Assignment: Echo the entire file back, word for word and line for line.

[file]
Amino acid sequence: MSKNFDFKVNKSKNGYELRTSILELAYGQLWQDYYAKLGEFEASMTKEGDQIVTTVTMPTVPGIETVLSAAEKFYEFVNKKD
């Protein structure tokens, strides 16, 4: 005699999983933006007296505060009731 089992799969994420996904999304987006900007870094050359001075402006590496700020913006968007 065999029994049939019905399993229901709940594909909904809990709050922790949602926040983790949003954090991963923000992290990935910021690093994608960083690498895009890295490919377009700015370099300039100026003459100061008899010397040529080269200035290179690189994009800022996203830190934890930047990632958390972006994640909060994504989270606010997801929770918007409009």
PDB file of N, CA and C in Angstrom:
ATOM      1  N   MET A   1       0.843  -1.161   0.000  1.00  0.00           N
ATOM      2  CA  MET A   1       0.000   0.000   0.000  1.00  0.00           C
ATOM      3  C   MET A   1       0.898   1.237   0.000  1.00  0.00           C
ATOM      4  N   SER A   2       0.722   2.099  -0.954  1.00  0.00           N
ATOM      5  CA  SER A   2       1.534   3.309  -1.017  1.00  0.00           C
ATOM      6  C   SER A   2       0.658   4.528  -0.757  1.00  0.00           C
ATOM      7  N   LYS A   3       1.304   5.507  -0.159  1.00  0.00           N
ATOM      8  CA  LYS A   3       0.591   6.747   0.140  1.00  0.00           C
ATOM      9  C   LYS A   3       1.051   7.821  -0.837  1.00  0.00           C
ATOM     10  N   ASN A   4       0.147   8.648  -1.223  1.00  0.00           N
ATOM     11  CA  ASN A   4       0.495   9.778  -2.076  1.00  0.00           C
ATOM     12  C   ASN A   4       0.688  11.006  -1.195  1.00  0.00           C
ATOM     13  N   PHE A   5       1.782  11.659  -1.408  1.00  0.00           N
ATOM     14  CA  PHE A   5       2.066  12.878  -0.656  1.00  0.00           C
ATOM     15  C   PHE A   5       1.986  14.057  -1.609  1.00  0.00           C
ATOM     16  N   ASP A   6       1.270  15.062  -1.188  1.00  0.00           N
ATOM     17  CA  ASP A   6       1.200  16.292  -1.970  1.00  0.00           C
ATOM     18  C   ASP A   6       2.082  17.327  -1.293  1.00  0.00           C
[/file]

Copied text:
Amino acid sequence: MSKNFDFKVNKSKNGYELRTSILELAYGQLWQDYYAKLGEFEASMTKEGDQIVTTVTMPTVPGIETVLSAAEKFYEFVNKKD
């Protein structure tokens, strides 16, 4: 005699999983933006007296505060009731 089992799969994420996904999304987006900007870094050359001075402006590496700020913006968007 065999029994049939019905399993229901709940594909909904809990709050922790949602926040983790949003954090991963923000992290990935910021690093994608960083690498895009890295490919377009700015370099300039100026003459100061008899010397040529080269200035290179690189994009800022996203830190934890930047990632958390972006994640909060994504989270606010997801929770918007409009």
PDB file of N, CA and C in Angstrom:
ATOM      1  N   MET A   1       0.843  -1.161   0.000  1.00  0.00           N
ATOM      2  CA  MET A   1       0.000   0.000   0.000  1.00  0.00           C
ATOM      3  C   MET A   1       0.898   1.237   0.000  1.00  0.00           C
ATOM      4  N   SER A   2       0.722   2.099  -0.954  1.00  0.00           N
ATOM      5  CA  SER A   2       1.534   3.309  -1.017  1.00  0.00           C
ATOM      6  C   SER A   2       0.658   4.528  -0.757  1.00  0.00           C
ATOM      7  N   LYS A   3       1.304   5.507  -0.159  1.00  0.00           N
ATOM      8  CA  LYS A   3       0.591   6.747   0.140  1.00  0.00           C
ATOM      9  C   LYS A   3       1.051   7.821  -0.837  1.00  0.00           C
ATOM     10  N   ASN A   4       0.147   8.648  -1.223  1.00  0.00           N
ATOM     11  CA  ASN A   4       0.495   9.778  -2.076  1.00  0.00           C
ATOM     12  C   ASN A   4       0.688  11.006  -1.195  1.00  0.00           C
ATOM     13  N   PHE A   5       1.782  11.659  -1.408  1.00  0.00           N
ATOM     14  CA  PHE A   5       2.066  12.878  -0.656  1.00  0.00           C
ATOM     15  C   PHE A   5       1.986  14.057  -1.609  1.00  0.00           C
ATOM     16  N   ASP A   6       1.270  15.062  -1.188  1.00  0.00           N
ATOM     17  CA  ASP A   6       1.200  16.292  -1.970  1.00  0.00           C
ATOM     18  C   ASP A   6       2.082  17.327  -1.293  1.00  0.00           C